Good News, Such As It Is, On David Bote's Shoulder Dislocation

Social Navigation


Good News, Such As It Is, On David Bote’s Shoulder Dislocation

Chicago Cubs

Today was initial testing day for David Bote’s dislocated – not separated (more on that in a moment) shoulder. As you may have noticed anecdotally over the years, a player can suffer a shoulder dislocation, but not necessarily miss a ton of time. If the arm pops out of the shoulder socket but does not cause significant structural damage, it might be a minimum IL stay, as we saw earlier this year with Fernando Tatis, Jr., for example.

So, at an initial level, then, it was really good news to hear that today’s tests did not reveal significant damage in Bote’s shoulder (NBCSC):

“We got the best news we can possibly get on him,” Ross added after the Cubs’ 5-1 loss to the Reds.

Bote hit the injured list Sunday after dislocating his shoulder sliding to break up a double play during Saturday’s win over the Reds. He was helped off the field by Ross and a trainer.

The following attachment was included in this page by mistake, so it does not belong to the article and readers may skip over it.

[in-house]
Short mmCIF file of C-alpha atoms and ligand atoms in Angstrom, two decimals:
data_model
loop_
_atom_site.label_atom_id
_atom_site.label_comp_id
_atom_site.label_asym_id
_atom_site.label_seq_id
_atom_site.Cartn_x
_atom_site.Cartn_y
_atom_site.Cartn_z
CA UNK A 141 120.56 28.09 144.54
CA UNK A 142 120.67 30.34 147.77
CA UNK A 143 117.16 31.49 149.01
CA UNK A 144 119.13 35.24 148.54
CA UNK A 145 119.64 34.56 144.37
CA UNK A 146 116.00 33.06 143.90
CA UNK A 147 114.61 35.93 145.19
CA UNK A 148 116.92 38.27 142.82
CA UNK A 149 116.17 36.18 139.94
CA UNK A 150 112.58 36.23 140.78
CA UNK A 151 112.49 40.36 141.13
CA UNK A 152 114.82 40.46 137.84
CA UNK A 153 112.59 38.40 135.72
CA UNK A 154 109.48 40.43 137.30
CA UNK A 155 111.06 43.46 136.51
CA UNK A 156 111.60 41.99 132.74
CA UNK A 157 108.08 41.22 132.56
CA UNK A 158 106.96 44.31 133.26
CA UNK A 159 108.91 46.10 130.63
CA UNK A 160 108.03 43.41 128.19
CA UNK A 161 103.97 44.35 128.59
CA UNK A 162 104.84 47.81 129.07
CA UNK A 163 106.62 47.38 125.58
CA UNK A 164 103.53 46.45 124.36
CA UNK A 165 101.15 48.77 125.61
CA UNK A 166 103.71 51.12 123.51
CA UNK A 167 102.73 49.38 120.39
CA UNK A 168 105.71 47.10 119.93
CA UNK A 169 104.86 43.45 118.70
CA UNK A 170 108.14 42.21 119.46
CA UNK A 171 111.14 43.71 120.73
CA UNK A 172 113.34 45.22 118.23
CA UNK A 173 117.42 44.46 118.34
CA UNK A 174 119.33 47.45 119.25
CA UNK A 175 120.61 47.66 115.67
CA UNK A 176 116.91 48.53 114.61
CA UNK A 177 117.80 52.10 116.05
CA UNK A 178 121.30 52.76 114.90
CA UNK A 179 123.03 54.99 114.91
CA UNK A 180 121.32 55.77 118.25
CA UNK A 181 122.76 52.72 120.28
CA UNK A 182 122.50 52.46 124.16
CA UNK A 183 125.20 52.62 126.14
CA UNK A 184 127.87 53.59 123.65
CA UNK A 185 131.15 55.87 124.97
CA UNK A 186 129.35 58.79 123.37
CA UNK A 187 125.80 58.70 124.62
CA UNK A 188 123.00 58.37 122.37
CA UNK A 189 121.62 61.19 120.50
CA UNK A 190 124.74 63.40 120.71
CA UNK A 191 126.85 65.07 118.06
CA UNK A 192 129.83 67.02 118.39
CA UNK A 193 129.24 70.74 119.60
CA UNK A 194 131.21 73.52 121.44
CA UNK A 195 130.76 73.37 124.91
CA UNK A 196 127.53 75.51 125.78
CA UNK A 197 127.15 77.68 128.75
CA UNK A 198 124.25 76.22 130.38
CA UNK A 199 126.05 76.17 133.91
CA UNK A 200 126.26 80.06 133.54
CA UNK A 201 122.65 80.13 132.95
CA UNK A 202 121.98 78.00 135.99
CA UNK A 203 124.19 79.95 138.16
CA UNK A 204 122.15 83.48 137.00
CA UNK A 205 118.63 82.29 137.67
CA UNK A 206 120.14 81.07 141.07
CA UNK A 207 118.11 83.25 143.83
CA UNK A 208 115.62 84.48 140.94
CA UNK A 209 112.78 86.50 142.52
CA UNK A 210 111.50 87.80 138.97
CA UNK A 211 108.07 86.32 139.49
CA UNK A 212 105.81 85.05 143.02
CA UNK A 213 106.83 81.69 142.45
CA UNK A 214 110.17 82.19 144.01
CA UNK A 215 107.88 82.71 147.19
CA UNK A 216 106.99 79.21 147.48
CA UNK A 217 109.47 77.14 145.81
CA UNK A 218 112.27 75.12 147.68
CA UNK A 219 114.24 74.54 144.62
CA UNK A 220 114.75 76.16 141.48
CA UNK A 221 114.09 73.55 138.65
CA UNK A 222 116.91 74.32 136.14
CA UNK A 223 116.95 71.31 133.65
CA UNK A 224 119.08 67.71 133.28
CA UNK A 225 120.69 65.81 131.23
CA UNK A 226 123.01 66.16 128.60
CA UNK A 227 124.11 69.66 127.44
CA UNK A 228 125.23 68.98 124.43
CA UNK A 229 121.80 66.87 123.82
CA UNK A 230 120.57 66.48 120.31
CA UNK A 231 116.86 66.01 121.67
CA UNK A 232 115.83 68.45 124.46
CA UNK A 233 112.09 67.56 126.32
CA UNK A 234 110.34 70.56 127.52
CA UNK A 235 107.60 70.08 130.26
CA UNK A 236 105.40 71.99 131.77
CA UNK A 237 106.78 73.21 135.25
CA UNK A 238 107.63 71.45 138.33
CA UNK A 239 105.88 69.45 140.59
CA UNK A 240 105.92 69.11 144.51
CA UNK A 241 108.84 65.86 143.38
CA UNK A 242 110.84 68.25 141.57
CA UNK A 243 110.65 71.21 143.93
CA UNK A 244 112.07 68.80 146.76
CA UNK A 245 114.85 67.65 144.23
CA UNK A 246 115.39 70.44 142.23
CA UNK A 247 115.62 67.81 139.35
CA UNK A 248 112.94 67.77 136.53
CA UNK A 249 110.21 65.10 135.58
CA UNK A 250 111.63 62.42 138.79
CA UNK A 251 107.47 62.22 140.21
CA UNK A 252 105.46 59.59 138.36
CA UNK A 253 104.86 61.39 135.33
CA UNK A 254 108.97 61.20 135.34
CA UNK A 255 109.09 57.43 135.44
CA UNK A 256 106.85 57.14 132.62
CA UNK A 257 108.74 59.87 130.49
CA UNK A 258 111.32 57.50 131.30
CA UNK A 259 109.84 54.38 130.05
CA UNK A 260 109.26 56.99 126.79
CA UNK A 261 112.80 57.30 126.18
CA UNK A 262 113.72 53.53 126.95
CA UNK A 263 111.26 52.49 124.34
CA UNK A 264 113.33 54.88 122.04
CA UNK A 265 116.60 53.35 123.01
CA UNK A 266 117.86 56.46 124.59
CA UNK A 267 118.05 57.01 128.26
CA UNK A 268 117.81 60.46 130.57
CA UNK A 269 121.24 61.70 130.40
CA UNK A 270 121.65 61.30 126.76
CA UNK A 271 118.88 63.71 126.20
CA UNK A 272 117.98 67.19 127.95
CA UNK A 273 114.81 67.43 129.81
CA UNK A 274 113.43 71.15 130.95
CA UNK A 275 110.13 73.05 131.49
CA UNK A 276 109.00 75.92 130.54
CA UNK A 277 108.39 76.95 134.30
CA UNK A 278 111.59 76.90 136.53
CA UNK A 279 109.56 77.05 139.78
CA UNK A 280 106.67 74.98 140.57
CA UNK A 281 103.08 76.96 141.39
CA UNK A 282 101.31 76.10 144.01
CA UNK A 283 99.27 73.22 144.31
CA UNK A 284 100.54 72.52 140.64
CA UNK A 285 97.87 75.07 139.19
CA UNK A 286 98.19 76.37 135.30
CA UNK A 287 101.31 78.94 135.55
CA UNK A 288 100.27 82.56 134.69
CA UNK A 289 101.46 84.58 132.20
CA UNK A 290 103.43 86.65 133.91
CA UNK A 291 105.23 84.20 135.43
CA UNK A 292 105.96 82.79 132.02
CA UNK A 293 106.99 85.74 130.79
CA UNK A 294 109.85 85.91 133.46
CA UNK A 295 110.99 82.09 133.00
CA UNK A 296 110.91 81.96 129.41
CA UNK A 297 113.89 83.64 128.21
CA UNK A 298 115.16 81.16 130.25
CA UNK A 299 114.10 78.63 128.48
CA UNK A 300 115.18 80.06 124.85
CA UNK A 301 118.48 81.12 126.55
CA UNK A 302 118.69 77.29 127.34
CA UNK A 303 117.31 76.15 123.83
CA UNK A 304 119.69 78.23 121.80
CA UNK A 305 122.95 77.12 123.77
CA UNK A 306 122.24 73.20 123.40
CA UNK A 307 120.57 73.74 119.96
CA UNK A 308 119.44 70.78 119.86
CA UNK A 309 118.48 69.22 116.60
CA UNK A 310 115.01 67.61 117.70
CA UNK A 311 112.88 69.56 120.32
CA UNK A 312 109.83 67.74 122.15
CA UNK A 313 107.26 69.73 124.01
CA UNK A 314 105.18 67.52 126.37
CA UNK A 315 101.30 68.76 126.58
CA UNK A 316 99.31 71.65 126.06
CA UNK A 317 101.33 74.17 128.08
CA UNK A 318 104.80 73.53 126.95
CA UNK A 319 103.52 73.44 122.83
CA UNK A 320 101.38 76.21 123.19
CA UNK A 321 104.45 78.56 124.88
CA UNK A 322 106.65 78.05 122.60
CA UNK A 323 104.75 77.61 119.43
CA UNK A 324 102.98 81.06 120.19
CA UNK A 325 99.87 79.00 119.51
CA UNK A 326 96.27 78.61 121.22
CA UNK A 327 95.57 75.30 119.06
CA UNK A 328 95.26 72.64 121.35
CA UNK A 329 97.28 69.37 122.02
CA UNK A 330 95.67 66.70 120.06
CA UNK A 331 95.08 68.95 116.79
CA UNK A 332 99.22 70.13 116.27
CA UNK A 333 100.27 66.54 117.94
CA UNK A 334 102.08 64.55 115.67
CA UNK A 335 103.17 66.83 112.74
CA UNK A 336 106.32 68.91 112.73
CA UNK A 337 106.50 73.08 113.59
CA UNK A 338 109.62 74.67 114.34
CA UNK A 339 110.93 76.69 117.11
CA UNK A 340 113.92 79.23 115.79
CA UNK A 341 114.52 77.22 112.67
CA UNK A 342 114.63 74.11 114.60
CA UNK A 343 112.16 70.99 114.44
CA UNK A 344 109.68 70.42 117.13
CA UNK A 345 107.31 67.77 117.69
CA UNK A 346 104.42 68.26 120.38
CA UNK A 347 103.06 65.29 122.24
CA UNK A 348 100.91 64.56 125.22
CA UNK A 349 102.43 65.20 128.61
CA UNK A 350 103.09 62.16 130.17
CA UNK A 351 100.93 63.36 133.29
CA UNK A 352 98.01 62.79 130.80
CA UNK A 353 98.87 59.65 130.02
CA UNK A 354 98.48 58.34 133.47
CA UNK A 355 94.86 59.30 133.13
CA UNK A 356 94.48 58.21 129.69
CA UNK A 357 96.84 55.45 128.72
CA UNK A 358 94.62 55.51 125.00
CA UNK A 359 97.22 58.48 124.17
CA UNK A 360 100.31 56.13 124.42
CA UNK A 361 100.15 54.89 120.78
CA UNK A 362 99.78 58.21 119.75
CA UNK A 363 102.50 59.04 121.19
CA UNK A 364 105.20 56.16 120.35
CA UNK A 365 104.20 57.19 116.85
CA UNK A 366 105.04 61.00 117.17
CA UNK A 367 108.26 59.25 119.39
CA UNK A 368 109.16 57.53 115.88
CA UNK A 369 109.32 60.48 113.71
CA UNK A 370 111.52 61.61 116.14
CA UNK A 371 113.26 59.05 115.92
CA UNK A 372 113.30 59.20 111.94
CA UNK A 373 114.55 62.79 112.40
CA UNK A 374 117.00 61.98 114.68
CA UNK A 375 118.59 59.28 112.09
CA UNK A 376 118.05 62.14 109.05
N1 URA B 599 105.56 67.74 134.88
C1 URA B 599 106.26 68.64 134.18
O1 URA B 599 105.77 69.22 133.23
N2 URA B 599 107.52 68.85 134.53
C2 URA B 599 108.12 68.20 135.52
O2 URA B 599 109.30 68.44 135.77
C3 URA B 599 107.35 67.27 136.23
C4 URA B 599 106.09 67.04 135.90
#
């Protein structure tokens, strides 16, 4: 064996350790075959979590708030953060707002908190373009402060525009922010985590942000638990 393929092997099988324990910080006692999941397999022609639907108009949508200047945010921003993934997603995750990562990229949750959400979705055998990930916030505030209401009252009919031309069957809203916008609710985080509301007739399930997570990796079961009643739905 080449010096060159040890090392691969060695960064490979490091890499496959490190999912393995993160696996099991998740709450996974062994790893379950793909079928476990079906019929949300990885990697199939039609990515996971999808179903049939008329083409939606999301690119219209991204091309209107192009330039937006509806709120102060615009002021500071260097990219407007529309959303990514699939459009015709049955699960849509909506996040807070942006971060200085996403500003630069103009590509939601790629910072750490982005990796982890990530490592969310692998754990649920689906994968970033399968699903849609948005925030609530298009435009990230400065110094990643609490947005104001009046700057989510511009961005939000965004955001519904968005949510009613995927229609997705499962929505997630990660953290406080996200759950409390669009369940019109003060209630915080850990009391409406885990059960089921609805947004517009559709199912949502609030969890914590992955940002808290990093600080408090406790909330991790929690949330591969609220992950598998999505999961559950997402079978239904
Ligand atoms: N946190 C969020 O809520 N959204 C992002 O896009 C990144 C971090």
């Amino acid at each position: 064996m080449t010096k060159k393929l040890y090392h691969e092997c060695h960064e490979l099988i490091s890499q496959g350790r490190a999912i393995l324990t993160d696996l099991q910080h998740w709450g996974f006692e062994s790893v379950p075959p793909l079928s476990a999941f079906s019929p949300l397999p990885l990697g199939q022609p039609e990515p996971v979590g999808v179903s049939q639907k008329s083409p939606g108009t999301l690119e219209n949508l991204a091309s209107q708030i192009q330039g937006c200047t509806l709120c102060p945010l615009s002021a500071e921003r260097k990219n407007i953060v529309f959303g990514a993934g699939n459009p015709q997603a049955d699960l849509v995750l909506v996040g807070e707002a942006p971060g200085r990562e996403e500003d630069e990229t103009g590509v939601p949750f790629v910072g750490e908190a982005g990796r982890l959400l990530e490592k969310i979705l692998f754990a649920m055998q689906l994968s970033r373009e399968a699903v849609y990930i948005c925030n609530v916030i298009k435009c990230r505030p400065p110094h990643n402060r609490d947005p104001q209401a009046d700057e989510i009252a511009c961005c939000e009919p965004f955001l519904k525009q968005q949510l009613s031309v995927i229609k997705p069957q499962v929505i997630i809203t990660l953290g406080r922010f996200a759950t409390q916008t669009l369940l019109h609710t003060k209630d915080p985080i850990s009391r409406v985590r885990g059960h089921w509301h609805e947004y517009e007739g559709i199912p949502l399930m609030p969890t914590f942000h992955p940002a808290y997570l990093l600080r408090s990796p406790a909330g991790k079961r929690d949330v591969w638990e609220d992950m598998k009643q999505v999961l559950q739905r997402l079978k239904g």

The Cubs medical staff popped his shoulder back into place after he exited Saturday’s game, and an MRI Sunday revealed stretched out ligaments and tendons, but no fractures, according to Ross.

“If there is such good news, it looks like it is on the better side of the news,” the Cubs manager added.

You still can’t precisely predict a timeline for Bote’s return, because it depends a great deal on how long it takes for the inflammation to subside and the stretched ligaments and tendons to heal. It still might be a month or more. But based on this news, you can start to see why the Cubs opted to put Bote only on the 10-day IL today, rather than immediately on the 60-day IL. There’s a suggestion here, between the test results and the Cubs’ IL move, that Bote could be back long before two months. That’s great news.

You will recall, the initial diagnosis – or at least what the Cubs said initially (maybe someone misspoke) – was that Bote had suffered a separated shoulder, not a dislocated shoulder. The injuries are not the same thing, with the former involving damage to the ligaments that hold the shoulder blade to the collarbone, and generally coming with a six to eight-week timeframe on the optimistic side for recovery. To be sure, a dislocation *can* be worse depending on how much damage occurs during the dislocation, but it can also be better, if there wasn’t significant damage. A separation, by contrast (from everything I’m reading, anyway), seems like it’s always pretty bad for an athlete.

So, then, compared to what I was expecting, today’s news is pretty great. Again, it doesn’t mean Bote will be back in a month or less. But it does mean that he could be.



Author: Brett Taylor

Brett Taylor is the Editor and Lead Cubs Writer at Bleacher Nation, and you can find him on Twitter at @BleacherNation and @Brett_A_Taylor.